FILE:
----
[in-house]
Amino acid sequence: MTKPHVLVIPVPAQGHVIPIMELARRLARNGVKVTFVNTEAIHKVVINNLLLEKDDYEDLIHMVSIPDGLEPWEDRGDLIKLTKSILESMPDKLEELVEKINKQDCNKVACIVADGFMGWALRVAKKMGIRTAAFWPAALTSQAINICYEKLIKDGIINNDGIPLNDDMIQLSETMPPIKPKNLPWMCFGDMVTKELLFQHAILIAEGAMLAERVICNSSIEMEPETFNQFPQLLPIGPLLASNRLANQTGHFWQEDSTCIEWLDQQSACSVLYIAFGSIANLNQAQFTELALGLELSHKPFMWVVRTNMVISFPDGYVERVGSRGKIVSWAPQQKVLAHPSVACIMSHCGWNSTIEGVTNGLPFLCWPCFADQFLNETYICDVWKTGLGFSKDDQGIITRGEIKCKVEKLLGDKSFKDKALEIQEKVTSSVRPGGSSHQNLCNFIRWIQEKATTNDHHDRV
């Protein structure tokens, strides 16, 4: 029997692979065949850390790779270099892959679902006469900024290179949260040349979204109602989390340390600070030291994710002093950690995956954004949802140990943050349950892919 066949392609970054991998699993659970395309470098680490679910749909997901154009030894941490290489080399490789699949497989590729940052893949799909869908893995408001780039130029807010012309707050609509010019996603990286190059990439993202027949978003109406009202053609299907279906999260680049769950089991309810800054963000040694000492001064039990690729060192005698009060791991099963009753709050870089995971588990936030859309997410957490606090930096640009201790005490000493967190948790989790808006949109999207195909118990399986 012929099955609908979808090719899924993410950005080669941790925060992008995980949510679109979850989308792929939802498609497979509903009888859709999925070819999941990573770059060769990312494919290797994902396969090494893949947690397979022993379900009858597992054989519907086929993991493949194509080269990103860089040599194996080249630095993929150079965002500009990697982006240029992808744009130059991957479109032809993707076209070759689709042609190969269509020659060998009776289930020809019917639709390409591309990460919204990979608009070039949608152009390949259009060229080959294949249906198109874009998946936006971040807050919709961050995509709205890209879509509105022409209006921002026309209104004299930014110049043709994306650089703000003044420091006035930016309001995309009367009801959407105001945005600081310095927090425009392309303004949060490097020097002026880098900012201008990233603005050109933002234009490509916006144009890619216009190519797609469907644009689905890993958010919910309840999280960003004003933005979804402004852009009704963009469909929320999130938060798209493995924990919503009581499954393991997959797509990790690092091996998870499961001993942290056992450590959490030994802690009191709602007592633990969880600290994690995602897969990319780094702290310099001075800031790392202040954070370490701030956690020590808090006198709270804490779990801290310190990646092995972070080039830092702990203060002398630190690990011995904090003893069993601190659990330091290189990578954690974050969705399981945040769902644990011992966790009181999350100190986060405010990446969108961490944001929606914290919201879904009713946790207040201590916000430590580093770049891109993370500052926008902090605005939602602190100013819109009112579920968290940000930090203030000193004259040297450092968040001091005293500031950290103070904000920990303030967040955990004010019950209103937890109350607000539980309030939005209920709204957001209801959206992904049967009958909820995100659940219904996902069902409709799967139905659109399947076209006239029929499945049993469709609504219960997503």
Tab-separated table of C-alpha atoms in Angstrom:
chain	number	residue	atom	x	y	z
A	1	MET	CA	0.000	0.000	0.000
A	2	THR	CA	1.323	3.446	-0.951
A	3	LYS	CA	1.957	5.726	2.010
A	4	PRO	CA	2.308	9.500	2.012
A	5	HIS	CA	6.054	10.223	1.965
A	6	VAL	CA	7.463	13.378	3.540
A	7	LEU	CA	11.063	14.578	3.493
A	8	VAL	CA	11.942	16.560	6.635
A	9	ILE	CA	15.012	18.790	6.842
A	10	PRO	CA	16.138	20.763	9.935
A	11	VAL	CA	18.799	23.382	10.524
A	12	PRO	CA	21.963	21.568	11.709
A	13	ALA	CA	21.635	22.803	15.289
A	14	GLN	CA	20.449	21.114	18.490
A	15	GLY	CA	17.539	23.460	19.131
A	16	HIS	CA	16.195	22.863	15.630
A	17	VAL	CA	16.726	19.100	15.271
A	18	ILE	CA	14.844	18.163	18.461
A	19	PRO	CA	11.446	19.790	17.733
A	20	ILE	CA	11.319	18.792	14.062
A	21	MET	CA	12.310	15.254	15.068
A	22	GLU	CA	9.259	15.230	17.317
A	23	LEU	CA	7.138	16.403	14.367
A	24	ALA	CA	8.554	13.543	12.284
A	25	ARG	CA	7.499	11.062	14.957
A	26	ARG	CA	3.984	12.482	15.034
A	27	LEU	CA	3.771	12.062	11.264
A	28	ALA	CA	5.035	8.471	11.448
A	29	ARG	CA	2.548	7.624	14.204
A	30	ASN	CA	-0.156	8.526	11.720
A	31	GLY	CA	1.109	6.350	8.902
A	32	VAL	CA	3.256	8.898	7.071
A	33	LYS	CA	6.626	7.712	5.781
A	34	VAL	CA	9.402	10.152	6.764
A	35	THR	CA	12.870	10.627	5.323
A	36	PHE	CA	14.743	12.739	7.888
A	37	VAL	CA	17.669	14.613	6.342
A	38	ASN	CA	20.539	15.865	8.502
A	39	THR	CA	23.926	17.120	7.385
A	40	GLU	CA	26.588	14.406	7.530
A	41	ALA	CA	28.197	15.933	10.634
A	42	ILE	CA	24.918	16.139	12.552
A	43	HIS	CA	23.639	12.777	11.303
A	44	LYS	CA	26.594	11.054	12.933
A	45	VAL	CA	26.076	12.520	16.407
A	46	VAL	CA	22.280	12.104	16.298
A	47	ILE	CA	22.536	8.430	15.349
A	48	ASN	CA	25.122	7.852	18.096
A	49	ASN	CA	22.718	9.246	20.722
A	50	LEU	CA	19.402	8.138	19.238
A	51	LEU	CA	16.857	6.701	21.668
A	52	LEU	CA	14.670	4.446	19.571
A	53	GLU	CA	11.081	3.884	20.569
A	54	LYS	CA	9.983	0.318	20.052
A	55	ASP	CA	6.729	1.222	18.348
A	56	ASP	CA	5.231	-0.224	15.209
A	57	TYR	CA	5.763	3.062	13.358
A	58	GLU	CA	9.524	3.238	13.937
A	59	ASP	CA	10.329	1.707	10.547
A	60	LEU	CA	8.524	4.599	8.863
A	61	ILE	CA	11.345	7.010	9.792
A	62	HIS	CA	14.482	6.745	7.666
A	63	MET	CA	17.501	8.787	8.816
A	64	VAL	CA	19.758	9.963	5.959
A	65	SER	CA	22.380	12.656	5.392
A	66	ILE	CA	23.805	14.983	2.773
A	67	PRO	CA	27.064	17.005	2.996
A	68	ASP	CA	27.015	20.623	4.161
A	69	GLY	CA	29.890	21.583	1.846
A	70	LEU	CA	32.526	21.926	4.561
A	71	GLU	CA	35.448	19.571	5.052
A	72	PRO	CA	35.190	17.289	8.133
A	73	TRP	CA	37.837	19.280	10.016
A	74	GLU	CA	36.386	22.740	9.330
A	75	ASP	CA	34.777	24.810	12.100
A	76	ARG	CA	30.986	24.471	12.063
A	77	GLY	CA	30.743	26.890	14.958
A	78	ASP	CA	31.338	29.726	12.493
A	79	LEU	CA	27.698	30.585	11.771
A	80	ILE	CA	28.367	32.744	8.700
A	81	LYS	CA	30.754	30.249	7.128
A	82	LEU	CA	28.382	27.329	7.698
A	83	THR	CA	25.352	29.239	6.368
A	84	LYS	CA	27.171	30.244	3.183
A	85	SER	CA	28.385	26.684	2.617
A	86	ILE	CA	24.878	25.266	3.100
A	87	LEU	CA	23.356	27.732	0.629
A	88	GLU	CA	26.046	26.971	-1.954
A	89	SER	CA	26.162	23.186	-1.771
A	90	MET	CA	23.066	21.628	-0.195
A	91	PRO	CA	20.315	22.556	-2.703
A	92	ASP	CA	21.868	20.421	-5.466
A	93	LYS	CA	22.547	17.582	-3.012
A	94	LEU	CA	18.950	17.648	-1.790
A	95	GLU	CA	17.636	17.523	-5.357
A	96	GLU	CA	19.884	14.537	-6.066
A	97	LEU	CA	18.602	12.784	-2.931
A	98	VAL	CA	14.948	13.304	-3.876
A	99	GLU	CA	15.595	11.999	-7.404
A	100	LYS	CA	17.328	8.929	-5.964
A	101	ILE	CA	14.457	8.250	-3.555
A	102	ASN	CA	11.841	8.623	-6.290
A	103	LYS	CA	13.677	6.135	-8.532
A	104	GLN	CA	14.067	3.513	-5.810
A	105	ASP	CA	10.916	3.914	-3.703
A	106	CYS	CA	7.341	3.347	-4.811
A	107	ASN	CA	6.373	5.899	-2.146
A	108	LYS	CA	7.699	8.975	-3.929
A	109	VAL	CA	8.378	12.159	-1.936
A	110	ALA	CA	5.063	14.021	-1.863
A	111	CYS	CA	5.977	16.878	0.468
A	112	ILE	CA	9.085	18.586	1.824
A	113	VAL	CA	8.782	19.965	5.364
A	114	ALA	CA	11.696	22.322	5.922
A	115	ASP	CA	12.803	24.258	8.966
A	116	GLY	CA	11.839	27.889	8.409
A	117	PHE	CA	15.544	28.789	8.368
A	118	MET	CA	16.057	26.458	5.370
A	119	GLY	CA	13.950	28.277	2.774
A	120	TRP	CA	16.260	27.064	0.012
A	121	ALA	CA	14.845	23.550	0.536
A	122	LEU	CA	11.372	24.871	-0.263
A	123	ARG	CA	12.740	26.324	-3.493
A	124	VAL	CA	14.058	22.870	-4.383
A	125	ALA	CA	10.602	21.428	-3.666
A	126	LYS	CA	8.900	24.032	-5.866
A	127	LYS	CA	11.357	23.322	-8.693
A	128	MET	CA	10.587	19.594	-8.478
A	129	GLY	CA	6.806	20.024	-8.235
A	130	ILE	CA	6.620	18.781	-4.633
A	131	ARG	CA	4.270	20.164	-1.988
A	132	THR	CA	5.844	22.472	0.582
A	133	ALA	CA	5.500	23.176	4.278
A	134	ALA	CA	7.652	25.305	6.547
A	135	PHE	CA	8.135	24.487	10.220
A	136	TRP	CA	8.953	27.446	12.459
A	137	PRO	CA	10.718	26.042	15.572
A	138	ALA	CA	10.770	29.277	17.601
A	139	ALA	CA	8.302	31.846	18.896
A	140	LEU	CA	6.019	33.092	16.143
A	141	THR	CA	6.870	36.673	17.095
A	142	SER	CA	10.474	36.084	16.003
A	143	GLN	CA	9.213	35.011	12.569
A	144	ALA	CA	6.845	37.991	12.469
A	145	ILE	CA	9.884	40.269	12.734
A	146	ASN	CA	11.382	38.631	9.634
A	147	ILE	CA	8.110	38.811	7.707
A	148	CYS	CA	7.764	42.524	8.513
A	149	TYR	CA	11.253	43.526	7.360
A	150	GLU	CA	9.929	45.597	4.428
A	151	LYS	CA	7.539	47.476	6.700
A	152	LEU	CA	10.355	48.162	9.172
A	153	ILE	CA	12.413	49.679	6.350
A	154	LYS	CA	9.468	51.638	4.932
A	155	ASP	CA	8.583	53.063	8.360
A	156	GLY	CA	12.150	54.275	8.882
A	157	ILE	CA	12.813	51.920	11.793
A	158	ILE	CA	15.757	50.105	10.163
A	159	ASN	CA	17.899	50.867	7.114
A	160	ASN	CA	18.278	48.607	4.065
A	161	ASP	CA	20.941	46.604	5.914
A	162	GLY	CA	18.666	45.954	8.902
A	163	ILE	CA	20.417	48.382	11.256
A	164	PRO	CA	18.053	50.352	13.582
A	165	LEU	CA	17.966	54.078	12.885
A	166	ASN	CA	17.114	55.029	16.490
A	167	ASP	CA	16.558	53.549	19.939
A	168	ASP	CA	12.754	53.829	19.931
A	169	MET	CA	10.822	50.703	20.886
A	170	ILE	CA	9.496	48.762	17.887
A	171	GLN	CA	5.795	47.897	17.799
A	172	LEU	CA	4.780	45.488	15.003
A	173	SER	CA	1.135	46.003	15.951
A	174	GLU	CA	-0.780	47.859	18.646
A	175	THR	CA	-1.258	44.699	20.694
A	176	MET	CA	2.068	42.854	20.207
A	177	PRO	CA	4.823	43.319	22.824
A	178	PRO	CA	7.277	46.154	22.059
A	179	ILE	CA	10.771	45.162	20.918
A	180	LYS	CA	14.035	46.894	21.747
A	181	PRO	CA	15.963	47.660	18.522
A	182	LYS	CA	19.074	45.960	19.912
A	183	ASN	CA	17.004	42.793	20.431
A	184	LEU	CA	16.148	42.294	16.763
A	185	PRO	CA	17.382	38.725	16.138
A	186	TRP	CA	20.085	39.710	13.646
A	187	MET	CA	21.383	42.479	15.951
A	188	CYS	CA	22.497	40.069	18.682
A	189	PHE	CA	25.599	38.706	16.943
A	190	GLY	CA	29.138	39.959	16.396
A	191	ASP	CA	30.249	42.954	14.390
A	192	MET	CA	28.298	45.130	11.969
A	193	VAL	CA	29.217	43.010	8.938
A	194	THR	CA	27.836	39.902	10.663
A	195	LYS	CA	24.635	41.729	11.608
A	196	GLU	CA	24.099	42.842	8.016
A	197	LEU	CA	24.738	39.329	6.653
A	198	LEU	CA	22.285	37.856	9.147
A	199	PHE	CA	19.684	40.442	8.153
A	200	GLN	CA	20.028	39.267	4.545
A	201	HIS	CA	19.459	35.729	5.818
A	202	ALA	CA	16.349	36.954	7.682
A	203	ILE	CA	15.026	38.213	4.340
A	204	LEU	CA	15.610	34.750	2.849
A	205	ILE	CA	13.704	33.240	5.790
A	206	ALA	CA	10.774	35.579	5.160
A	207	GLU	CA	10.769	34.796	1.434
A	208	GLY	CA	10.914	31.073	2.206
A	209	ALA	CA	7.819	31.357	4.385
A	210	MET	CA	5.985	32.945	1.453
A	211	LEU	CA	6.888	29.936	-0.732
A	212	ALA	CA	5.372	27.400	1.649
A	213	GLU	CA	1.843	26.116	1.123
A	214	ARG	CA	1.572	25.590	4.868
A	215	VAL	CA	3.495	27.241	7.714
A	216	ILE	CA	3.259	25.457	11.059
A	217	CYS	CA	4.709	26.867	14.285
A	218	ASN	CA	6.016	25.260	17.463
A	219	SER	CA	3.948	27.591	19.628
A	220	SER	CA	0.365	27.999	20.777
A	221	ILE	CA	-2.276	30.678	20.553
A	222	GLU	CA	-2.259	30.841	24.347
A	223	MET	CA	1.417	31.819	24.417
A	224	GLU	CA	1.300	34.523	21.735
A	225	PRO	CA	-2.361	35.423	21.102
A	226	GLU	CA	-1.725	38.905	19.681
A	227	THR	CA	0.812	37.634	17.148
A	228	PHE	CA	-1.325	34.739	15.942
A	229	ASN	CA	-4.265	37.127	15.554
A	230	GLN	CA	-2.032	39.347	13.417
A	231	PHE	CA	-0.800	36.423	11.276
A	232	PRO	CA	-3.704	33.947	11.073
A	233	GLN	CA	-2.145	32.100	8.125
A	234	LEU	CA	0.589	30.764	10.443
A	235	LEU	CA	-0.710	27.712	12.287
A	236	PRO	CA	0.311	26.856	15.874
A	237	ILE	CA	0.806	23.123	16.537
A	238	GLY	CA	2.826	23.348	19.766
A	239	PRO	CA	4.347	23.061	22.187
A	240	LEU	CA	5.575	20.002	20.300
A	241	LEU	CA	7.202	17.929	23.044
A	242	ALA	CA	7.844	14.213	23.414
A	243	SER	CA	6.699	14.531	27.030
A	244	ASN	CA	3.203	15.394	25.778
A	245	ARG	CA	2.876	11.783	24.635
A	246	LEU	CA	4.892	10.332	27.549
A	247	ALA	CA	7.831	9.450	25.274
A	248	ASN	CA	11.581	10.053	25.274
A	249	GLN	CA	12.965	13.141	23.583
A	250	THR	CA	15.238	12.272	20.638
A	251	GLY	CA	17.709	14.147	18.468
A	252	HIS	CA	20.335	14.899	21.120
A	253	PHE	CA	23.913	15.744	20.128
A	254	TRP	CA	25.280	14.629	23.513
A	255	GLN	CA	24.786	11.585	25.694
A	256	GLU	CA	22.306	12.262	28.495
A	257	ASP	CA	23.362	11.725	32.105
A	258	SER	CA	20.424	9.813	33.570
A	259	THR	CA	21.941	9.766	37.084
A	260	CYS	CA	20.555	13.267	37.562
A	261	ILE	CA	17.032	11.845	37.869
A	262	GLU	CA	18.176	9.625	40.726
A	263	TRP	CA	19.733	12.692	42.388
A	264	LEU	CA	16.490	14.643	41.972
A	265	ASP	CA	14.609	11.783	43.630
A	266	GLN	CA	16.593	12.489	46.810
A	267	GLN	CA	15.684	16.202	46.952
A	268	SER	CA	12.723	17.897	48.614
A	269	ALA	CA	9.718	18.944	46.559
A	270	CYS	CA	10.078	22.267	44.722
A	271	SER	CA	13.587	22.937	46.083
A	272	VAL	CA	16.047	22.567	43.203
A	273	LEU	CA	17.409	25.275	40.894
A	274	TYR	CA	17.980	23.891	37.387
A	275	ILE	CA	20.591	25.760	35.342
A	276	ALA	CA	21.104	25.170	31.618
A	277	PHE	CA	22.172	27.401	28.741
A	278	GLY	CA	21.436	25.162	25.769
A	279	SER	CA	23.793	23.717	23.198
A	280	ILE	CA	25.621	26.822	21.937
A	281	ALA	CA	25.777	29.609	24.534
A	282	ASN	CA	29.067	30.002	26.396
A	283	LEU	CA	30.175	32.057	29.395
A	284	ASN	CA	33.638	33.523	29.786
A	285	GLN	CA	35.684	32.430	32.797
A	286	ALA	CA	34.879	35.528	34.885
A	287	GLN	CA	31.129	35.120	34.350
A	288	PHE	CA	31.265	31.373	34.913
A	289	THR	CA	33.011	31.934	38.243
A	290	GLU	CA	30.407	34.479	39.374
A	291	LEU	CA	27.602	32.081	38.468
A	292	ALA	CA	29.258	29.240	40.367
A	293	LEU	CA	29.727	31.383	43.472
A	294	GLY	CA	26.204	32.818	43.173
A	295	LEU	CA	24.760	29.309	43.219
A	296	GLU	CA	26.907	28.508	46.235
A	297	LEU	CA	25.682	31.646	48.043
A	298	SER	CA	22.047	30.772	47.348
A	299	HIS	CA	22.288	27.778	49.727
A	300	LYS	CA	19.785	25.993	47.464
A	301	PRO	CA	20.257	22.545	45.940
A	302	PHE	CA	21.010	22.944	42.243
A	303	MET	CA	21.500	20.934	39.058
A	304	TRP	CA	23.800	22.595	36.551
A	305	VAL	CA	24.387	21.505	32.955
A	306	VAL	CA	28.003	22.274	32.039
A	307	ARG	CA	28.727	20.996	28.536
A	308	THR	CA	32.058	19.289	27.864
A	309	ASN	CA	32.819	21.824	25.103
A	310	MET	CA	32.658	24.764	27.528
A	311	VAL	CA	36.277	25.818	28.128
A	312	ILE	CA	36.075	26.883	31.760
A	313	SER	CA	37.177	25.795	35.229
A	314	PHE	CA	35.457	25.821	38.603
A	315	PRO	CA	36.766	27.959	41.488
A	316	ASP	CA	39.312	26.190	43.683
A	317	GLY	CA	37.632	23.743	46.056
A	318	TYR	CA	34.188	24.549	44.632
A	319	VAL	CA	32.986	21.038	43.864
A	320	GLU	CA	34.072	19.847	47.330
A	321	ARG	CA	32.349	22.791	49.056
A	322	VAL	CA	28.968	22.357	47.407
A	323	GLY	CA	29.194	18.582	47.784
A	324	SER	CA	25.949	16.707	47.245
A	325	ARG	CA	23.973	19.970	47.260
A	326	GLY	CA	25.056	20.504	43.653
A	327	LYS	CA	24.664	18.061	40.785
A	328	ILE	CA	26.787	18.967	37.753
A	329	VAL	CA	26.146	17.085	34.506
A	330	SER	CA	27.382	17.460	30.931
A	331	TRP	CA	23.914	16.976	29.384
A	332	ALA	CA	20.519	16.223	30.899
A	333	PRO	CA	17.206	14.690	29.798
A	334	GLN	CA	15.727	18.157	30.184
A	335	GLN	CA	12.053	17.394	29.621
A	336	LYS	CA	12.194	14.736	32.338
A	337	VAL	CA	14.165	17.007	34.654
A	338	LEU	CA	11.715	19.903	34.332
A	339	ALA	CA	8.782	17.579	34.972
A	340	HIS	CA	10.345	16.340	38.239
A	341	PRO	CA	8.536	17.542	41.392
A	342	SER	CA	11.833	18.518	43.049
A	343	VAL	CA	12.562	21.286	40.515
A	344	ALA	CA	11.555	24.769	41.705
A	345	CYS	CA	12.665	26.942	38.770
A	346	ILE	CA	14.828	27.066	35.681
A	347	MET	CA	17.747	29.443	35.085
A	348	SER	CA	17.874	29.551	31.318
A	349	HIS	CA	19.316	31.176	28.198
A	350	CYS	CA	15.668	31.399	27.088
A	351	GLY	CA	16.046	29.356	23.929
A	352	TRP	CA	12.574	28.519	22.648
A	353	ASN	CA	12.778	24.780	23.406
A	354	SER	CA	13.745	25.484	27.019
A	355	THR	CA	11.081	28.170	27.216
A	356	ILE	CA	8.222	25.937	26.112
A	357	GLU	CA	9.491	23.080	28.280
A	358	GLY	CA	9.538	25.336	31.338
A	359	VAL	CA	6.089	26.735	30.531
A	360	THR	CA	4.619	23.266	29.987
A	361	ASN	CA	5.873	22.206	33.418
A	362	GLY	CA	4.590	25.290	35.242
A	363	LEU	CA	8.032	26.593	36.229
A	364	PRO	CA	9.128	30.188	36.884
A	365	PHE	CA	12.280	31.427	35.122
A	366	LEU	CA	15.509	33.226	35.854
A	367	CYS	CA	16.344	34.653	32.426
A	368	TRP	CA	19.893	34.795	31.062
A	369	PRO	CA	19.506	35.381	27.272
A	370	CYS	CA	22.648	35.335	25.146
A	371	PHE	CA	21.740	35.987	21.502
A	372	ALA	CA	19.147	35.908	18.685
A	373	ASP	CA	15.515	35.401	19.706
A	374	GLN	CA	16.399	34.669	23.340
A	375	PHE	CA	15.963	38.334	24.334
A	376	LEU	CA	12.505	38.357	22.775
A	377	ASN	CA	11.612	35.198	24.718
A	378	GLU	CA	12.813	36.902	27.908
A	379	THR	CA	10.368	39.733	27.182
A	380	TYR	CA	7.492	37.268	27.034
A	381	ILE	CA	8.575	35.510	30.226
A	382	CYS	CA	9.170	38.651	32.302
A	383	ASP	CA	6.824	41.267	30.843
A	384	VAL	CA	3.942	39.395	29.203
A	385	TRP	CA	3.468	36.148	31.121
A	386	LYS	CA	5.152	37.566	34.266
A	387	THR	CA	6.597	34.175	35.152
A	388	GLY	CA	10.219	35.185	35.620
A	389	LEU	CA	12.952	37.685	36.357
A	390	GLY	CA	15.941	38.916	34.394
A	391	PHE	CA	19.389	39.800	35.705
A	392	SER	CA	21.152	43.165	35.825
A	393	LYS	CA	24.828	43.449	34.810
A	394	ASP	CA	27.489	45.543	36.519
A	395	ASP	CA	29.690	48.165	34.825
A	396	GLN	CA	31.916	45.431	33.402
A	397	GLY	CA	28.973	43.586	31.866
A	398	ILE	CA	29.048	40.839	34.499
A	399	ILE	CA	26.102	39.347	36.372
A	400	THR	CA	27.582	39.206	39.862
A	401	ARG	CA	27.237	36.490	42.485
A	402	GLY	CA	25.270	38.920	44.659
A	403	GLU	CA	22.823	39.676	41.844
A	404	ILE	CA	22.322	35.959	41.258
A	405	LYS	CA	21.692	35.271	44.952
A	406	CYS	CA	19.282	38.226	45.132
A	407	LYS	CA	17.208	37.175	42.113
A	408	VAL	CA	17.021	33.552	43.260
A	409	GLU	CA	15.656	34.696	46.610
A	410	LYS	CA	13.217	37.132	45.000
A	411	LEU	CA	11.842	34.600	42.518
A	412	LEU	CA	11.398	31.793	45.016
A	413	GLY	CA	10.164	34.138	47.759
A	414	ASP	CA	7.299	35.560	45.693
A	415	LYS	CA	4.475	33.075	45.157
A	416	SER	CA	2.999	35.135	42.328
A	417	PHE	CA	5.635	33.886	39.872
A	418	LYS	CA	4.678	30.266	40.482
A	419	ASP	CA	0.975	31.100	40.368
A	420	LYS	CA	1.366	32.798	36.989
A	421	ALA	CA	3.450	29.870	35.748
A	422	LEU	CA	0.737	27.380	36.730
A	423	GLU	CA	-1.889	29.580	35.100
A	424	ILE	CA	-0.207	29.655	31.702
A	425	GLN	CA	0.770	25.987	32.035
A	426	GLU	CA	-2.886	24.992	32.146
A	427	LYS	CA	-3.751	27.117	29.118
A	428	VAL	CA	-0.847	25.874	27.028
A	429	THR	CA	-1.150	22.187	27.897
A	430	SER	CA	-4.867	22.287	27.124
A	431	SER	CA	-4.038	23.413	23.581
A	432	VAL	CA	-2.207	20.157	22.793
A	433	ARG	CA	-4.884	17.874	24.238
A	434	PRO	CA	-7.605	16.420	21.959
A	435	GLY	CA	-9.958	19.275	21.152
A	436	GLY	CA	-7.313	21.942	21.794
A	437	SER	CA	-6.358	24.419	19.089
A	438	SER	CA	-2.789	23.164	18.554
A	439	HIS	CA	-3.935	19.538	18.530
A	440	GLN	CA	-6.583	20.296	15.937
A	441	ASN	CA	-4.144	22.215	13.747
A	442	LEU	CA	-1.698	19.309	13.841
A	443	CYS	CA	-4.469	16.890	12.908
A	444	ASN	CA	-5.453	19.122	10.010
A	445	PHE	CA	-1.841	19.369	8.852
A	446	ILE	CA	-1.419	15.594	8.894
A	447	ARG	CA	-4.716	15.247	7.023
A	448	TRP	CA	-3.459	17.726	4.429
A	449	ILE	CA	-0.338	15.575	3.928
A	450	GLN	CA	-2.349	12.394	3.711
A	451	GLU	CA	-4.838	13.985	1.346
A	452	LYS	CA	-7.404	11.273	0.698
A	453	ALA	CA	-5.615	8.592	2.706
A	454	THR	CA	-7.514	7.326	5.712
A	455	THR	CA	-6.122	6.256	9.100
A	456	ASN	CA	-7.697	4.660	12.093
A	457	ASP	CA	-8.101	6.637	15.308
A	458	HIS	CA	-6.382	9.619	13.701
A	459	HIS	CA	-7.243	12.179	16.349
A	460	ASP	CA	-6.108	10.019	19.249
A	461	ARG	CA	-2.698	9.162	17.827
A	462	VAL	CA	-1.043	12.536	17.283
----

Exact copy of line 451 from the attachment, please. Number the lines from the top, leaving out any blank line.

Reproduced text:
A	446	ILE	CA	-1.419	15.594	8.894